Quebec looks to fill more than 1,000 positions in public daycares as pandemic takes its toll
Province trying to recruit much-needed personnel in educator, cooking and cleaning roles
Quebec is launching a campaign today to try and recruit some 1,300 people to work in public daycare centres.
Across the province there are 1,118 educator positions open, along with 40 cooks and 28 cleaning staff jobs, according to Radio-Canada.
During the pandemic, staff have been leaving in droves to retire, return to school or switch careers.
Geneviève Bélisle, director of the Association of Quebec CPEs, told CBC News the province has been dealing with a shortage of early childhood educators for years, but the pandemic has only made it worse.
She said hundreds of workers have left the sector in the last few months alone. In Val-d'Or, a daycare had to close at the end of October because it didn't have the staff to operate.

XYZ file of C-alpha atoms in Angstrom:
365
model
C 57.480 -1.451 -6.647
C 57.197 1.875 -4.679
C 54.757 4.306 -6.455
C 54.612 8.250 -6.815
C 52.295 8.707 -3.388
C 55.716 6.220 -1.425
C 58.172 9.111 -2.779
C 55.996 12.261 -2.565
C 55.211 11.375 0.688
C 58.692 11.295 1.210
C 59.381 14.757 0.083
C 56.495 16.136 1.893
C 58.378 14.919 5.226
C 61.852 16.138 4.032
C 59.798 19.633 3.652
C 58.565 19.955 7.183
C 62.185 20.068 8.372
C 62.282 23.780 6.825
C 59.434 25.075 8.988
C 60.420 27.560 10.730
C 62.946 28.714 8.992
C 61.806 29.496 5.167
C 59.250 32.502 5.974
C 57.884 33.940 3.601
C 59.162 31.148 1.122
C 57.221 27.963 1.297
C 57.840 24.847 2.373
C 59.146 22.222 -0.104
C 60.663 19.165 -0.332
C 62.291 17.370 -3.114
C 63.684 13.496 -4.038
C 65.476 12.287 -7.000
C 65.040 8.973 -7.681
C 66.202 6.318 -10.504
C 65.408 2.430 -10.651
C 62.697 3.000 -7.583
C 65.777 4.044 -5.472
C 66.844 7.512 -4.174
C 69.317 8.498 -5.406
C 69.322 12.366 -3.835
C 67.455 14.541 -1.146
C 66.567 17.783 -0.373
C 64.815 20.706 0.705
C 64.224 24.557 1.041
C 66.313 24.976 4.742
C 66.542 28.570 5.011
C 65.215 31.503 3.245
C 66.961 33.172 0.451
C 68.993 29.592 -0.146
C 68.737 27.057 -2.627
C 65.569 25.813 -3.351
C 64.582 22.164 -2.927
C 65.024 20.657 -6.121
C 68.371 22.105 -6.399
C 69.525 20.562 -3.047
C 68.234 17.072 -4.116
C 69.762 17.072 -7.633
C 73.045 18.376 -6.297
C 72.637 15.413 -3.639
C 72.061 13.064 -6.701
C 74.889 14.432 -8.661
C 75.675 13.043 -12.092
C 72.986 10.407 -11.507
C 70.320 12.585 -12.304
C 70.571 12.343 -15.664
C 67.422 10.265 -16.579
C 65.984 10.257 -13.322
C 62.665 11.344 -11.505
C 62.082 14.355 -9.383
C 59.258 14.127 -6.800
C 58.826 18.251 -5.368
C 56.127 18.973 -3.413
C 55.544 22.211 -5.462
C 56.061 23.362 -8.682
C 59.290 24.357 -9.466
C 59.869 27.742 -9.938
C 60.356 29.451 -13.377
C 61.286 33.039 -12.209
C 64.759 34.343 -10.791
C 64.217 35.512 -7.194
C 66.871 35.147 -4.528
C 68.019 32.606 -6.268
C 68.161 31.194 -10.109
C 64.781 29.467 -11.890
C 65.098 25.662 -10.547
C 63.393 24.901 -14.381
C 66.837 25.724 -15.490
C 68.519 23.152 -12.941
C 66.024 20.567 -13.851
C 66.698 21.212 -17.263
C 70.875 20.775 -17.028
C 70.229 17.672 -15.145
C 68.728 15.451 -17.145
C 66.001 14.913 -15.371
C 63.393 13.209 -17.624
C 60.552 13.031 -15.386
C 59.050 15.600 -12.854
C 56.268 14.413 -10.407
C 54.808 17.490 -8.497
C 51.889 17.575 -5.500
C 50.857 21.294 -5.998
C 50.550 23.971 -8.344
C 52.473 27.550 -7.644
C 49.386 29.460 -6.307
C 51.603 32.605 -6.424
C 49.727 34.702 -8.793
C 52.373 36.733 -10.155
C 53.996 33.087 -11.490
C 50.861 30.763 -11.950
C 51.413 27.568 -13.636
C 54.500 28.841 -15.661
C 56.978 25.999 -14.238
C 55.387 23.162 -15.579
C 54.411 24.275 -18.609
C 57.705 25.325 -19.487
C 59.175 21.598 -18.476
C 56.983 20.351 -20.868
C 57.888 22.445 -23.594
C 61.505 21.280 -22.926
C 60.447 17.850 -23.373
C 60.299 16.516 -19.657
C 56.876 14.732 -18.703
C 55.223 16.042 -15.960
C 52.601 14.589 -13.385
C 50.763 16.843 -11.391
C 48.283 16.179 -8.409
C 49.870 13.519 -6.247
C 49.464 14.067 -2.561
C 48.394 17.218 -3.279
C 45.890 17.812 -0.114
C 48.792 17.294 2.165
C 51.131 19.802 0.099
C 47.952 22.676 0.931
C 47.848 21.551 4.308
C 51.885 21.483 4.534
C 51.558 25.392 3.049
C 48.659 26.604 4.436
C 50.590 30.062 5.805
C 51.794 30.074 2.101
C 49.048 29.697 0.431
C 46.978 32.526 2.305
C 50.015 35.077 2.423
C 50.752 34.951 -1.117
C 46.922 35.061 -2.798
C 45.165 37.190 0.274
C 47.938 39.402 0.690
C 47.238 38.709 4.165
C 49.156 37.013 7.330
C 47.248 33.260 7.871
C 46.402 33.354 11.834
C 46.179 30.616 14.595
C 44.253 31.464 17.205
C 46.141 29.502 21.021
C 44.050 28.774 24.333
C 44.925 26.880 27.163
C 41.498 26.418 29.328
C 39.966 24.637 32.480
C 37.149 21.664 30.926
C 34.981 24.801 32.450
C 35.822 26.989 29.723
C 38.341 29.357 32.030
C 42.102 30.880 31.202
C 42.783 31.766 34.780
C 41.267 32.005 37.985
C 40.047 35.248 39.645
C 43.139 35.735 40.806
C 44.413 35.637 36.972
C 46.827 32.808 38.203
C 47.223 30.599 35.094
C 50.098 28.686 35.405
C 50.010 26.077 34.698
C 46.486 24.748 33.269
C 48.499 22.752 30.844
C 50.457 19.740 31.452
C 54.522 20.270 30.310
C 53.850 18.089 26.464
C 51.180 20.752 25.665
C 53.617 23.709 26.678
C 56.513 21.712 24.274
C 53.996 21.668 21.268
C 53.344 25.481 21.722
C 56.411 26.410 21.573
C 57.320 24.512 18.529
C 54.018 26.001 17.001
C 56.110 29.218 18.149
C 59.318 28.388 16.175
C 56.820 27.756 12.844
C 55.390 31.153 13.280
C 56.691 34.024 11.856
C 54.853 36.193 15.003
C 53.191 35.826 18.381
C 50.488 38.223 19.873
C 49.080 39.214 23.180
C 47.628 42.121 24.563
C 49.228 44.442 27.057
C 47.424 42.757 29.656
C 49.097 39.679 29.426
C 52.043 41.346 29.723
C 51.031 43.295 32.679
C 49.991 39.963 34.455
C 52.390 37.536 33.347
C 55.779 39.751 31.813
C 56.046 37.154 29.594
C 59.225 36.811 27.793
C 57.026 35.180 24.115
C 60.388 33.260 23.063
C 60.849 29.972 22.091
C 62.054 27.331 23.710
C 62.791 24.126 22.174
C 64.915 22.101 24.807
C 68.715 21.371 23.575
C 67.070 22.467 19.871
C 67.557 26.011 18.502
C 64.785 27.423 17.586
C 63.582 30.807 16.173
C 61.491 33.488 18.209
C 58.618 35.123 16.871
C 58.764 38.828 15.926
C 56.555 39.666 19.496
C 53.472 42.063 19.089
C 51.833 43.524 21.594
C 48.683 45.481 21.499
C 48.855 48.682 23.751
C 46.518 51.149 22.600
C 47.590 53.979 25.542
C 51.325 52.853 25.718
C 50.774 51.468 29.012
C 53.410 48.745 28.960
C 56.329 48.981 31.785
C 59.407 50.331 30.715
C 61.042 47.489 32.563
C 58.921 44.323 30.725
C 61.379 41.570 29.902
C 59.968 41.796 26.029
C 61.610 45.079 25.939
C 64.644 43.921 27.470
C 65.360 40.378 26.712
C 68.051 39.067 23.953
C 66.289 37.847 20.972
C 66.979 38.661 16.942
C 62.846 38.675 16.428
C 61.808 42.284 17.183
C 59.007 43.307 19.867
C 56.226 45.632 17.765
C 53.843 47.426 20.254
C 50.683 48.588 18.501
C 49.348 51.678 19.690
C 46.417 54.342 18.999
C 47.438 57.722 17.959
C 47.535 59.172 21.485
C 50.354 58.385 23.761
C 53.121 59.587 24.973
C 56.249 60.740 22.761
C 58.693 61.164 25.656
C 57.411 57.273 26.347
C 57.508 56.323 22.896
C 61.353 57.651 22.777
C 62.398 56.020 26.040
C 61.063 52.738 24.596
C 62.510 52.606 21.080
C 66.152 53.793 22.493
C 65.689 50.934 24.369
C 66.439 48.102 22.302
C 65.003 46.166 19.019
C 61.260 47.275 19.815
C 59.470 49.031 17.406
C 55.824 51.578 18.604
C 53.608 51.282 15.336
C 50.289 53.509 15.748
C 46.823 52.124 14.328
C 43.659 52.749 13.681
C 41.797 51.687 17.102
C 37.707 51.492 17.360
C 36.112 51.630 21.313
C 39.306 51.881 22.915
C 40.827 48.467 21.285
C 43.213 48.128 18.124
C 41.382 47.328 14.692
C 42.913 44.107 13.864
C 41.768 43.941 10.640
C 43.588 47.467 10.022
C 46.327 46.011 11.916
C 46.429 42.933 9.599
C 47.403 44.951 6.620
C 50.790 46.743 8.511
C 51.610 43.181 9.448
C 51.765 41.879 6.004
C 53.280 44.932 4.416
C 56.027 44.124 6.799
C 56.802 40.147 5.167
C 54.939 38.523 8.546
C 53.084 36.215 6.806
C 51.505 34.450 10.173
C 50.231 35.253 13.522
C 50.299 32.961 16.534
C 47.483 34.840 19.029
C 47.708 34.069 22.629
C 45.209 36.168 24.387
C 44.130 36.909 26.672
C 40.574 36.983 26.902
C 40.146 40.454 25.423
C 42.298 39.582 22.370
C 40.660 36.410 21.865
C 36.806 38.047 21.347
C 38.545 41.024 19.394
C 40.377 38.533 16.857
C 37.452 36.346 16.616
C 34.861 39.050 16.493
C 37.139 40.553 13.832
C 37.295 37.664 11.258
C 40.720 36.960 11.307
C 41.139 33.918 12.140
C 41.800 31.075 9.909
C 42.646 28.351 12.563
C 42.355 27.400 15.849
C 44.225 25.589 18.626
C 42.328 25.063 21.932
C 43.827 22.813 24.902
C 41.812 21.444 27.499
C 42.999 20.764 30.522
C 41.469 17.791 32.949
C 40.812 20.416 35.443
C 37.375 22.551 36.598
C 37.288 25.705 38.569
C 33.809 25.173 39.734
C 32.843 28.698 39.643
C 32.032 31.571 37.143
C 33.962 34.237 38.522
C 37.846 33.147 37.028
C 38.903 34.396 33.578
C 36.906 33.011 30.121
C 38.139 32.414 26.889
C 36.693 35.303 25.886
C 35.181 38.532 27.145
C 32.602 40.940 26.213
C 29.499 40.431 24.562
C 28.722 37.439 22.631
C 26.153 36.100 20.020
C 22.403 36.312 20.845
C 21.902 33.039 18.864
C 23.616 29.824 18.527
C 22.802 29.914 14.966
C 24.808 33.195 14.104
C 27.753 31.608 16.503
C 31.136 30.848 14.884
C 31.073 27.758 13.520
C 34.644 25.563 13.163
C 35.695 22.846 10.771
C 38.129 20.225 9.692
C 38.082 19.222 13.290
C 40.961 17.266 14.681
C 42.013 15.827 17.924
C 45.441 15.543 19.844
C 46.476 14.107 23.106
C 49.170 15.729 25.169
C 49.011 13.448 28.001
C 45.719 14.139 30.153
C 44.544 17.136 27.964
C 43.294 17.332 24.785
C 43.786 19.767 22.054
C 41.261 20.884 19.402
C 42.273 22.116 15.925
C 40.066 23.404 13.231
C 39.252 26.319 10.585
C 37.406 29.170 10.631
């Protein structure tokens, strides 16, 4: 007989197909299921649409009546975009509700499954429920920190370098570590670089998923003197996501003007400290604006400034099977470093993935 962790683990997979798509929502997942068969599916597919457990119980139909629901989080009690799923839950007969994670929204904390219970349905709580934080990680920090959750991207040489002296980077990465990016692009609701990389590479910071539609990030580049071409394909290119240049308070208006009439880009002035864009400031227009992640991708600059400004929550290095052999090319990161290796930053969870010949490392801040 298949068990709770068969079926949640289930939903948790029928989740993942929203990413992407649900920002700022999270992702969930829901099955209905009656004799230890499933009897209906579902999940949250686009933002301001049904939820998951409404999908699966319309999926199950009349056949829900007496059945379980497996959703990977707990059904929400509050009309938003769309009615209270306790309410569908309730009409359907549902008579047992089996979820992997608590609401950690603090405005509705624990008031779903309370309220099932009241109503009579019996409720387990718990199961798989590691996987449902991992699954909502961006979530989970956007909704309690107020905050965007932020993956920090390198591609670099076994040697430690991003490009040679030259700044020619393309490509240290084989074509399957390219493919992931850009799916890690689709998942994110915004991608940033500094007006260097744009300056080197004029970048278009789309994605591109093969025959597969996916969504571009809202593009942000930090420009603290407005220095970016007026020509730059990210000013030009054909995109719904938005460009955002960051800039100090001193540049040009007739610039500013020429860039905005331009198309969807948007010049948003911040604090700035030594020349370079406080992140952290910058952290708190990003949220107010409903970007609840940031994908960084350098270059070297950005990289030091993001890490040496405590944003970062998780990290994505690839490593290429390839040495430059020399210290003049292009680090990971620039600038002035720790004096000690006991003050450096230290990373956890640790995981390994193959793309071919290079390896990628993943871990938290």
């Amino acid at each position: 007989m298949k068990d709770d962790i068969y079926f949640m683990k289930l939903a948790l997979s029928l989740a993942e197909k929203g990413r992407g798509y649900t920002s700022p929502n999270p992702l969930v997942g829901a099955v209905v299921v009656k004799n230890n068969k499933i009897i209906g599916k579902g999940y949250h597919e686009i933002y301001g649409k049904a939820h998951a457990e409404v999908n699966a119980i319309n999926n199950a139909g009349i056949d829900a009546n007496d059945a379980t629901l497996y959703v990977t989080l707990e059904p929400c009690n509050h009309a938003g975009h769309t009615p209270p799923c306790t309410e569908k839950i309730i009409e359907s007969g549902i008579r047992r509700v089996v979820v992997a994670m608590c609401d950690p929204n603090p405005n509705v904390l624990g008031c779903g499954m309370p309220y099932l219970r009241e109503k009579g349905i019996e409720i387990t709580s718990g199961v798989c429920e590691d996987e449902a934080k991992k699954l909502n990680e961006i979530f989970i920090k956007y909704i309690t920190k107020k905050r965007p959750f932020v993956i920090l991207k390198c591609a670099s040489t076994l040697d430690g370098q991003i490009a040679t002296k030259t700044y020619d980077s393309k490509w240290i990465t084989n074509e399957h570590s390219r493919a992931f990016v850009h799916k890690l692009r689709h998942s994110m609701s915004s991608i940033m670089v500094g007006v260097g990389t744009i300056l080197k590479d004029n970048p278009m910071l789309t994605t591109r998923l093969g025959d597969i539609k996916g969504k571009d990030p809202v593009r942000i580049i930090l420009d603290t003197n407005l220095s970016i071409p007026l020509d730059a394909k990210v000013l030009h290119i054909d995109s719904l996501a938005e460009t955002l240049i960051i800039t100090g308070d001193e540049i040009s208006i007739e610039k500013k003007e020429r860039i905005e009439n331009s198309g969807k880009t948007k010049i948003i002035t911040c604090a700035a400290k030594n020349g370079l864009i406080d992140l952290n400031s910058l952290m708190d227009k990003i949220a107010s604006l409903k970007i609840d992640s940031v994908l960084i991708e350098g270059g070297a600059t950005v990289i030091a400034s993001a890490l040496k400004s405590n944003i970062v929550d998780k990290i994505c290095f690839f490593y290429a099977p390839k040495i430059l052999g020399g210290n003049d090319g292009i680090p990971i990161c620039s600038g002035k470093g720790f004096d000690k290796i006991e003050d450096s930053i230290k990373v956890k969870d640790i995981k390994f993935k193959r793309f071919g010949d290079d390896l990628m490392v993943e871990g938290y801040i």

"This has never happened before," said Bélisle. "It's putting pressure on the whole network."
She said many workers are feeling the added pressure of enforcing pandemic restrictions and dealing with additional tasks like constant disinfecting.
If the province is serious about recruitment, Bélisle said, it will have to start paying educators more and offering better working conditions.
Currently, the salary for a daycare educator with 10 years experience is between $18 and a max of $25 an hour.
Their collective agreement expired on March 31 and the union has been pushing for a pay increase during negotiations.
'I've never seen this in my life'
On the ground, people working in the system are feeling the strain of the lack of personnel.
Fazyl Boucenna, director of Royaume de Rachel daycare in the Plateau, told Radio-Canada that he has been subbing in as an educator in order to keep the place running.
"I've lost nine educators since the beginning of the pandemic," he said. "For the last two weeks I've had to be an educator as well as managing the administrative tasks."
"I've never seen this in my life. We are in a difficult situation, the ministry underestimates it. There is no labour," he said.
Families Minister Mathieu Lacombe declined to comment on this story as negotiations are still underway with the union.
With files from Franca Mignacca, Radio-Canada's Romain Schué and Véronique Prince